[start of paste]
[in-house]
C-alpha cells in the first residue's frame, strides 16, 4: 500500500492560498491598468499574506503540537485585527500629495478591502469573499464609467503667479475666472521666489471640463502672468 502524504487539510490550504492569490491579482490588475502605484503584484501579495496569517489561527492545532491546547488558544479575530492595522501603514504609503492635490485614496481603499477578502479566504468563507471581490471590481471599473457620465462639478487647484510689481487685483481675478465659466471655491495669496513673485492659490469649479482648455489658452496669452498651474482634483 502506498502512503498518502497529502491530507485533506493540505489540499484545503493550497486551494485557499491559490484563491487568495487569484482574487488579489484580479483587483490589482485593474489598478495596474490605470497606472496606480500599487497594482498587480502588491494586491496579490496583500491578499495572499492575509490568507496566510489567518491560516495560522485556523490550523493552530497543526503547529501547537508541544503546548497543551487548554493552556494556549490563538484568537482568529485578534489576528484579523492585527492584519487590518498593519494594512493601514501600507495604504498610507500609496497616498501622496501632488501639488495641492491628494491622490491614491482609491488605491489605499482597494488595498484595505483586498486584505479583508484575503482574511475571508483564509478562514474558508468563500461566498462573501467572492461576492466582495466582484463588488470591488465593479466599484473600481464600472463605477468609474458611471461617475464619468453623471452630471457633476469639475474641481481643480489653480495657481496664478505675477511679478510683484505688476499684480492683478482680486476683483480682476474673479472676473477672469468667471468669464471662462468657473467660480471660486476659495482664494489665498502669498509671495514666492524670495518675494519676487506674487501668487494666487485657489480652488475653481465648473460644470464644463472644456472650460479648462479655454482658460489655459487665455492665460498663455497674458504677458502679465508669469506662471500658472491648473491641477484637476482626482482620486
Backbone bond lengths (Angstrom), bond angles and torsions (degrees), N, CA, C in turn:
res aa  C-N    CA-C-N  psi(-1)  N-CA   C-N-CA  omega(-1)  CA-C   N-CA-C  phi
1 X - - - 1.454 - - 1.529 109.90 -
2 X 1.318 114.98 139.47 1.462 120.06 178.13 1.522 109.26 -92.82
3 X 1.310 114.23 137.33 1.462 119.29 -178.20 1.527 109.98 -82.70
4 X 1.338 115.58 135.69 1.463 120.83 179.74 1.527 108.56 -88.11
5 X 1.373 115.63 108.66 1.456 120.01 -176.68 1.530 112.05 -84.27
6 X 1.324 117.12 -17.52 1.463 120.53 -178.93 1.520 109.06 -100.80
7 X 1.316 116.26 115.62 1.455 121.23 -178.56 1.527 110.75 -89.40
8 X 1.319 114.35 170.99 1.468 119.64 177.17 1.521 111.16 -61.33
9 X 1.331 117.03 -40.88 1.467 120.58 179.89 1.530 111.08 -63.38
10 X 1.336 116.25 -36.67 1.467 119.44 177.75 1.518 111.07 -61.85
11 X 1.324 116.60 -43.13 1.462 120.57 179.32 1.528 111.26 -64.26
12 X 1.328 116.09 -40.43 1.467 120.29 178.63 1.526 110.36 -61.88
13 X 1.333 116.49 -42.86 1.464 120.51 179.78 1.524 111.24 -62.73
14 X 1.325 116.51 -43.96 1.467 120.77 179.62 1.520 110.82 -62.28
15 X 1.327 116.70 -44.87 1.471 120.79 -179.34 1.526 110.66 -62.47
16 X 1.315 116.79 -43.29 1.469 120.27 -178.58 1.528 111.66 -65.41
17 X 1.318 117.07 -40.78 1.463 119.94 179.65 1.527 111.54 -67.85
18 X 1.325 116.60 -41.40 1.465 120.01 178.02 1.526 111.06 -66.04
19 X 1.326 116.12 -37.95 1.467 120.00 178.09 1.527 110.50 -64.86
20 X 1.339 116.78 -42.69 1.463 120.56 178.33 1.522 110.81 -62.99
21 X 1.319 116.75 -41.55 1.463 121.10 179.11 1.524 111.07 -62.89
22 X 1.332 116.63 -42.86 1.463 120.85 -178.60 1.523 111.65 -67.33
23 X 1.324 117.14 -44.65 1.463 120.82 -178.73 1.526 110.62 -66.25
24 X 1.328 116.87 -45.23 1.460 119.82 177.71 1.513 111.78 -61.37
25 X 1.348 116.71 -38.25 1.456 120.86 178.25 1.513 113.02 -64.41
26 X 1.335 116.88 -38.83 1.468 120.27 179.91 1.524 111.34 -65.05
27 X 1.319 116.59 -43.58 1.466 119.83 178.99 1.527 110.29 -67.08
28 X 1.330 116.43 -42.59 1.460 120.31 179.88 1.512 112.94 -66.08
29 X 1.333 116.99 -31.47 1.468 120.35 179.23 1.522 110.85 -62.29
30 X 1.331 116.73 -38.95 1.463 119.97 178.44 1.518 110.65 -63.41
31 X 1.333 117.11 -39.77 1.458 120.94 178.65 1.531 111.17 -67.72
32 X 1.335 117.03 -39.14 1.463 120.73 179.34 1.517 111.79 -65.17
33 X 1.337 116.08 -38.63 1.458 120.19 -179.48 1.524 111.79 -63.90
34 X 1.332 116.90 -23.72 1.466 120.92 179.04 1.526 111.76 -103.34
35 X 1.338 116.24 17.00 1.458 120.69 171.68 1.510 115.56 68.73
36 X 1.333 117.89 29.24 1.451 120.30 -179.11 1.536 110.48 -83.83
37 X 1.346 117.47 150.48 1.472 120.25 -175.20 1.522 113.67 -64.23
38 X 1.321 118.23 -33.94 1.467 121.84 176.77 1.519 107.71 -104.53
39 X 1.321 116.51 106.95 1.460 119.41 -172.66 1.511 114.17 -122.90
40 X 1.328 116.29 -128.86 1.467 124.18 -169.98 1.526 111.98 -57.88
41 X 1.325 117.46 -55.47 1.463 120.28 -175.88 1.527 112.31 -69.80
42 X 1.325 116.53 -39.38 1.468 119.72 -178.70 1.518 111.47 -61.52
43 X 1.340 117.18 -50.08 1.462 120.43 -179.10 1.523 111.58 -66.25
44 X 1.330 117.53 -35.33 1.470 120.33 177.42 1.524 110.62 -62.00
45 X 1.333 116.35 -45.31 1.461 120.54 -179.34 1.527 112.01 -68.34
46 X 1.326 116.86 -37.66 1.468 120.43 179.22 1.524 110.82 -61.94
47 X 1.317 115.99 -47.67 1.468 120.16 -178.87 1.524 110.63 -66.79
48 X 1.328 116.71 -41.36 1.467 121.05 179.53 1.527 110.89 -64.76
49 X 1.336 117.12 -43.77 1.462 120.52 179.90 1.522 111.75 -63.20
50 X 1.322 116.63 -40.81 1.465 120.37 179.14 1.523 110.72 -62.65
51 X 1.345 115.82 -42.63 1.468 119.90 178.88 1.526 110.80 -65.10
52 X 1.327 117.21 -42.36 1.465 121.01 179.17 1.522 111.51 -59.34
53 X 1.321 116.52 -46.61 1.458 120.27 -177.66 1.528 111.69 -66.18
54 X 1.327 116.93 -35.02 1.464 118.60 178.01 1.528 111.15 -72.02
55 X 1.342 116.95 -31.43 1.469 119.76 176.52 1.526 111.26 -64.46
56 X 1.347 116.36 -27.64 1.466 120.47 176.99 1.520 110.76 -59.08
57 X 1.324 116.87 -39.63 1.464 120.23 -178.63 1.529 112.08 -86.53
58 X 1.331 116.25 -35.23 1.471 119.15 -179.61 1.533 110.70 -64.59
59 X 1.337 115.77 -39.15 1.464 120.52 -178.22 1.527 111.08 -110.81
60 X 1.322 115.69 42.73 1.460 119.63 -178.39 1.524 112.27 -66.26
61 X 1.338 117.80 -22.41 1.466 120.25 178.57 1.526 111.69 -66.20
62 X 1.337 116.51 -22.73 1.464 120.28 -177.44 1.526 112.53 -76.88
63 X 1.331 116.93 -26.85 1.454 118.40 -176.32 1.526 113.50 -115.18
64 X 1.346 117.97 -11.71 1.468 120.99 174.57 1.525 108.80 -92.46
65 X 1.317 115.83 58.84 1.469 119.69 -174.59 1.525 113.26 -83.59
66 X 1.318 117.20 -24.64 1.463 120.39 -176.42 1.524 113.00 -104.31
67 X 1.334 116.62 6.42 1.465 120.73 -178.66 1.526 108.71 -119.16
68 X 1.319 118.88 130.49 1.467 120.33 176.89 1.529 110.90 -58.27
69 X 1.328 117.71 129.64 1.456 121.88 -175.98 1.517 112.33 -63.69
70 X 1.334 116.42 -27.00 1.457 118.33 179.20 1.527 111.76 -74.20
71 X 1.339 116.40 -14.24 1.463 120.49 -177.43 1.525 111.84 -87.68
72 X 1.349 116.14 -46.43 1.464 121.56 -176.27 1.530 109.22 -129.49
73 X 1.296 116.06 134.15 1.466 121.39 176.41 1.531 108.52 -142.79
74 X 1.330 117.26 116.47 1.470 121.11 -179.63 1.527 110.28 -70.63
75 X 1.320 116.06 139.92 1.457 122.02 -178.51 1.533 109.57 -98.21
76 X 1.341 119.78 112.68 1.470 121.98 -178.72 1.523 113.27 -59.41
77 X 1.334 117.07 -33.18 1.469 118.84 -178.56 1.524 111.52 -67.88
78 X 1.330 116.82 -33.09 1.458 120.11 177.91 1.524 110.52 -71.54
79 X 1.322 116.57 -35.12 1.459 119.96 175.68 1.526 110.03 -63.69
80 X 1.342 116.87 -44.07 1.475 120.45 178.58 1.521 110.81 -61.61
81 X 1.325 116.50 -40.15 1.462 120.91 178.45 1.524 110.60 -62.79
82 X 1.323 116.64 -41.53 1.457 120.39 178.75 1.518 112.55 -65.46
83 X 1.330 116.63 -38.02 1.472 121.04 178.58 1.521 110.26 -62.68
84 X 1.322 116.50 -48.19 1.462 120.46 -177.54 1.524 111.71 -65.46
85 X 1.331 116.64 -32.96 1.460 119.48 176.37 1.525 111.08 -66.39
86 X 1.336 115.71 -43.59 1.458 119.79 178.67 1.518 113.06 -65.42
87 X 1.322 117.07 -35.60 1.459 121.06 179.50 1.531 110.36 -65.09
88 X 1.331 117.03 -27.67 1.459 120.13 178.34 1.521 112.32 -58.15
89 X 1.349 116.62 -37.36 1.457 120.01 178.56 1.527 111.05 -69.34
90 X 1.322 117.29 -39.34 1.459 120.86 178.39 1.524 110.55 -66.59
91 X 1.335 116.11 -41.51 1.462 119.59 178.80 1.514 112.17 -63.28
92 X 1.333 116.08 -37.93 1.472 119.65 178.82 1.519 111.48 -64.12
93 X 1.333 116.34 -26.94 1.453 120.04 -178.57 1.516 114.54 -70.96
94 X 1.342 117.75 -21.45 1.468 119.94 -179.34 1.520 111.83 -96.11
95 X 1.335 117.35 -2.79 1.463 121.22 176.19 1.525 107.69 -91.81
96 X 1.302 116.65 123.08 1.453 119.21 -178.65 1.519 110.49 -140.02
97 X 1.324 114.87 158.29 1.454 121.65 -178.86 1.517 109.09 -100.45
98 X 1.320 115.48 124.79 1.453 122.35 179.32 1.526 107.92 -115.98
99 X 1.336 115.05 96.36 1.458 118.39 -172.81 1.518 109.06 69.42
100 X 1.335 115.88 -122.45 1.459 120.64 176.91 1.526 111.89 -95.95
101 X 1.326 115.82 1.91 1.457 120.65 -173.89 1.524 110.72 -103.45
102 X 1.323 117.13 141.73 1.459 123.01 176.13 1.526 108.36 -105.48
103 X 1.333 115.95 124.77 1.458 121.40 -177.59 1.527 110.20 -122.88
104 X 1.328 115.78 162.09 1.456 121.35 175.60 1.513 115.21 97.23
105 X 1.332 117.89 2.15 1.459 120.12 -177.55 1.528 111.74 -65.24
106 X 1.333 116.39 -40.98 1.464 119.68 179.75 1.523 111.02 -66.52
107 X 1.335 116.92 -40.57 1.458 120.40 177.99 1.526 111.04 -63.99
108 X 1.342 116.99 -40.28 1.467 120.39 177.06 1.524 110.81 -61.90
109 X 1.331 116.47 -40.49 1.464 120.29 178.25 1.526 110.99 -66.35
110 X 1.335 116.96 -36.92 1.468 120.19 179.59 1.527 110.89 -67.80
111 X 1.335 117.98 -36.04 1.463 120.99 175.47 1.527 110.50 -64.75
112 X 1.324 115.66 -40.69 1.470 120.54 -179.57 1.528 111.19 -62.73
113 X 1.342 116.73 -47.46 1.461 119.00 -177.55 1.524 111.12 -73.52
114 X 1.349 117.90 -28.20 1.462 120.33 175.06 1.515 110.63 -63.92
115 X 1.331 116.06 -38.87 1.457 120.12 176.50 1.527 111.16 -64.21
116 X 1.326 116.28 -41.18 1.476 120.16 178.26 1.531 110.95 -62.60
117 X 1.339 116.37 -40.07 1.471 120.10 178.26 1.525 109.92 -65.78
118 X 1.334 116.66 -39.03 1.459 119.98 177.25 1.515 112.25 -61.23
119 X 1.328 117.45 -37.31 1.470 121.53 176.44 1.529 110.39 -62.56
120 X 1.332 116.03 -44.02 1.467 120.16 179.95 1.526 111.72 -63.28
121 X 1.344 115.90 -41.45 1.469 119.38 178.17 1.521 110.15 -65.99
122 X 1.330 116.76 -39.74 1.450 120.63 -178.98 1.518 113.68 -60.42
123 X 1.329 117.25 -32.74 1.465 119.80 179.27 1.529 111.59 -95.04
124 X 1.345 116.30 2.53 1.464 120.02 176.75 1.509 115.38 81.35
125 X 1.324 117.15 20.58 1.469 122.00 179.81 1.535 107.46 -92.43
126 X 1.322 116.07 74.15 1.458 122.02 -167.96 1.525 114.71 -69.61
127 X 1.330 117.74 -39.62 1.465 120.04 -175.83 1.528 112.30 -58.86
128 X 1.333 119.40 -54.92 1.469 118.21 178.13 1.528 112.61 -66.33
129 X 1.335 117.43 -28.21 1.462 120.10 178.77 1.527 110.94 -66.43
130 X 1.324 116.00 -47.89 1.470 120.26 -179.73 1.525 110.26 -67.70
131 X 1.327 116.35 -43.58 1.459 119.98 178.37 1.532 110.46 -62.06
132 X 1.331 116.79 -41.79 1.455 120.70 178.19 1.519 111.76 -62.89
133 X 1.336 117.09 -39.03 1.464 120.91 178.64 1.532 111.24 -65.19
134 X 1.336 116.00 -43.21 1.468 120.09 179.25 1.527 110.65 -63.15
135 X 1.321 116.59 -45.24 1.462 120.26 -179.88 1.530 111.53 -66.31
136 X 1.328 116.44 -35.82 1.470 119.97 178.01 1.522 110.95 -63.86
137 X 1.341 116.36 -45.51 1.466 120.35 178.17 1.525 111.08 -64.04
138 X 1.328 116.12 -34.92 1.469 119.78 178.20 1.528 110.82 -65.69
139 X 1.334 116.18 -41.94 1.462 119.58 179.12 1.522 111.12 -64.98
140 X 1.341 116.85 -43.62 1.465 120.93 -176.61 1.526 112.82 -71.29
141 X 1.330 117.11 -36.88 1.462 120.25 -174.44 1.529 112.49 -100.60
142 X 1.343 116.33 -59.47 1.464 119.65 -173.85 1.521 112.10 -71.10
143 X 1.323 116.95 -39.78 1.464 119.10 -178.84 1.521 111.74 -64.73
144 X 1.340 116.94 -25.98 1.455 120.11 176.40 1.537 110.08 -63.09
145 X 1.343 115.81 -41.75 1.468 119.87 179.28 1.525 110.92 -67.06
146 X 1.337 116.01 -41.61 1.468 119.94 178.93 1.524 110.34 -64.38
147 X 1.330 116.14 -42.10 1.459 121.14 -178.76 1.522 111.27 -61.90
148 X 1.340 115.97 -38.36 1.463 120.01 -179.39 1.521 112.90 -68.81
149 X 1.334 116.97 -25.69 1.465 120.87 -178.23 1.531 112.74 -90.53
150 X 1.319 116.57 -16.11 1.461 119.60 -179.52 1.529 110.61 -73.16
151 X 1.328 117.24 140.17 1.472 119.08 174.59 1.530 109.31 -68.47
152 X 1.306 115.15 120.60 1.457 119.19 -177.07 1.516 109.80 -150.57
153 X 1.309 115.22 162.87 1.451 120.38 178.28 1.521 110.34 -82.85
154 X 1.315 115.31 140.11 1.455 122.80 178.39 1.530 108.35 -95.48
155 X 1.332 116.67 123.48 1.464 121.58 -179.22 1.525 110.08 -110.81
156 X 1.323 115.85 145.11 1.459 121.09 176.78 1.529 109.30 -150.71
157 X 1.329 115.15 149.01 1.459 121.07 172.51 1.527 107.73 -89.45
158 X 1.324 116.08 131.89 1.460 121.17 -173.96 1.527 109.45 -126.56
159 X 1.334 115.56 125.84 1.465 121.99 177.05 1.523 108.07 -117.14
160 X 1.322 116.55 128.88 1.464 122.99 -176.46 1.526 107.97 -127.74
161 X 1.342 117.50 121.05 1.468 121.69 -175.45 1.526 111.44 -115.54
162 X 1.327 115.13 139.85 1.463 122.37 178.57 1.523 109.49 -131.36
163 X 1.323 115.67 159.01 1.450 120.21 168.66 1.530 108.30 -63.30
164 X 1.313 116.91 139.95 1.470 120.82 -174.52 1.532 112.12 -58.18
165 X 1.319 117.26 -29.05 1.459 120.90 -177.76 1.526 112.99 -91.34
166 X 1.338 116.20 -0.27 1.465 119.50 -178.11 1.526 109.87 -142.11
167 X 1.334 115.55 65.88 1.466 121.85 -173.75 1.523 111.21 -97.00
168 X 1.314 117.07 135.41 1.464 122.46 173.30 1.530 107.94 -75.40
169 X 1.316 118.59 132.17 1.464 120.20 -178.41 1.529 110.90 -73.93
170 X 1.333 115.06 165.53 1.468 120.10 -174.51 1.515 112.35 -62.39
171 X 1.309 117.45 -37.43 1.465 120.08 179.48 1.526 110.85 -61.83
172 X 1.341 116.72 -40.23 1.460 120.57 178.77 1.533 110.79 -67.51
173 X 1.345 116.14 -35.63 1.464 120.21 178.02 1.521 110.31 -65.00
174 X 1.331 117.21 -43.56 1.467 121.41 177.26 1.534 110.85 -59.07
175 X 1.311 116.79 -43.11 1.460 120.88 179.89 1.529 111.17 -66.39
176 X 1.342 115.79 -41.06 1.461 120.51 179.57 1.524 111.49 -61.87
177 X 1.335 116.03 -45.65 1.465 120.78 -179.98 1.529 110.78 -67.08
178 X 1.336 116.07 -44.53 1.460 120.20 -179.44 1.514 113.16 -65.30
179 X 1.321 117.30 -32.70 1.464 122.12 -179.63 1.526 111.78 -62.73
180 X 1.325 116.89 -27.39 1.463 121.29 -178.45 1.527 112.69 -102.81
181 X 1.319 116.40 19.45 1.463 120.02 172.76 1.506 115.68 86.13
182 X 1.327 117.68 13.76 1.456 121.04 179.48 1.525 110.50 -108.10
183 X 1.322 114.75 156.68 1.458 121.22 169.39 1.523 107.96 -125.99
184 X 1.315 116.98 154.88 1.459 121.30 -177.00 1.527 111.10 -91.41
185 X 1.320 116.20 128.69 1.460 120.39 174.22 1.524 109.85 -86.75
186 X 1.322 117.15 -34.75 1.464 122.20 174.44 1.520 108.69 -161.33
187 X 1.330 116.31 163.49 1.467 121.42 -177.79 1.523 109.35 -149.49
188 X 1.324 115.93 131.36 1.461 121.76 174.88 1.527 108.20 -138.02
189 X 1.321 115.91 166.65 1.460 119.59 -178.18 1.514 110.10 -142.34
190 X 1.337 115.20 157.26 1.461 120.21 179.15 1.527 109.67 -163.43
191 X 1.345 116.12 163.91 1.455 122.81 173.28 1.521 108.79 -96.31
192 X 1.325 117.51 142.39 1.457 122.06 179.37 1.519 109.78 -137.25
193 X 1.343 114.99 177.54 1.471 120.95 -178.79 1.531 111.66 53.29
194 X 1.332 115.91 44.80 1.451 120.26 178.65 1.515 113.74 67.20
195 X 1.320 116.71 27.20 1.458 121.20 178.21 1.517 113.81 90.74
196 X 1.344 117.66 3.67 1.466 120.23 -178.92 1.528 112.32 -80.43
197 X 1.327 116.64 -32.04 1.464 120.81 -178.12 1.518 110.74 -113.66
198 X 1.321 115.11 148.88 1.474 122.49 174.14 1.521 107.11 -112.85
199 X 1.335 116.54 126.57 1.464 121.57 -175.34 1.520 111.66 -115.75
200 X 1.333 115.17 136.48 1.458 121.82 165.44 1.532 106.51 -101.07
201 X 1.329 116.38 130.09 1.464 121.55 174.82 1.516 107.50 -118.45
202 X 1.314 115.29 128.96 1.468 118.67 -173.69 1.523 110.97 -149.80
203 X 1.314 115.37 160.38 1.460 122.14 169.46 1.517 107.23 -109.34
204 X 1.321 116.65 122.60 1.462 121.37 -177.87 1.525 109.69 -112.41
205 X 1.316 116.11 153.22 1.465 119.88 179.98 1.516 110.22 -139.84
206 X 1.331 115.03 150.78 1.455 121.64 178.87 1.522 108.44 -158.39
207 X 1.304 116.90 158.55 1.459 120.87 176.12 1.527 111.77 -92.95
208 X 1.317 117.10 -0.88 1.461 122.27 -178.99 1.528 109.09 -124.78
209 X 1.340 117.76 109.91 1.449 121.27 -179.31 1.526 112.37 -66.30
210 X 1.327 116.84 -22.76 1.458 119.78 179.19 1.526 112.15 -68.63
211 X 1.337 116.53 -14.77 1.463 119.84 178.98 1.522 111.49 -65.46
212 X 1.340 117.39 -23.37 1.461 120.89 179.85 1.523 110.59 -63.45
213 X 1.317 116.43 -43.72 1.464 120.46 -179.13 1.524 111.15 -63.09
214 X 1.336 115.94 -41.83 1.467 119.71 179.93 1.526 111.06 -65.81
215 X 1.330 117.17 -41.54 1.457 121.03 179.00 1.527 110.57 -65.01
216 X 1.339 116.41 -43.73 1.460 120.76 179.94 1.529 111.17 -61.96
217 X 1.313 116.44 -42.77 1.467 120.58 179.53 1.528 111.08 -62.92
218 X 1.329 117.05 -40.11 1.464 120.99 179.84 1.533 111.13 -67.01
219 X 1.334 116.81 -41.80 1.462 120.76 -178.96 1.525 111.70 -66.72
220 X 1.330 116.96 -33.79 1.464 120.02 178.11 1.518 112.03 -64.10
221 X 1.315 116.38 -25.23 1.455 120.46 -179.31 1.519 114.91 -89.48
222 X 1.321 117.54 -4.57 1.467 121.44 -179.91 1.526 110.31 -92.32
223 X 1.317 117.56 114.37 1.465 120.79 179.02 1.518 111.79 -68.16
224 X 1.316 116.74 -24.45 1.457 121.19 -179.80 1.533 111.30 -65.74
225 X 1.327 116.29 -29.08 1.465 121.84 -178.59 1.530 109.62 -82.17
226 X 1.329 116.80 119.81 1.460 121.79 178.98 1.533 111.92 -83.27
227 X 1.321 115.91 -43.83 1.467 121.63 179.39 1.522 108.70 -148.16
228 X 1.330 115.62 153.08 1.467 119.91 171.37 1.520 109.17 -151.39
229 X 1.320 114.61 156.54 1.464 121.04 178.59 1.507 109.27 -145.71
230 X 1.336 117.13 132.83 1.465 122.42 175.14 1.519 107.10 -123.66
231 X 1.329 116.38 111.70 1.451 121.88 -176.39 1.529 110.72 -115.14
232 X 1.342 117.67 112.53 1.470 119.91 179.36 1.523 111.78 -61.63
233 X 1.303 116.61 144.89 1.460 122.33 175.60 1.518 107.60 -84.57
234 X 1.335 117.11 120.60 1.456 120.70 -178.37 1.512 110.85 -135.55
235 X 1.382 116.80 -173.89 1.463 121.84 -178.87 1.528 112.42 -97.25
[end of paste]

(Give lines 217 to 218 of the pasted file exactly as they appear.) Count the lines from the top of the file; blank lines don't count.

213 X 1.317 116.43 -43.72 1.464 120.46 -179.13 1.524 111.15 -63.09
214 X 1.336 115.94 -41.83 1.467 119.71 179.93 1.526 111.06 -65.81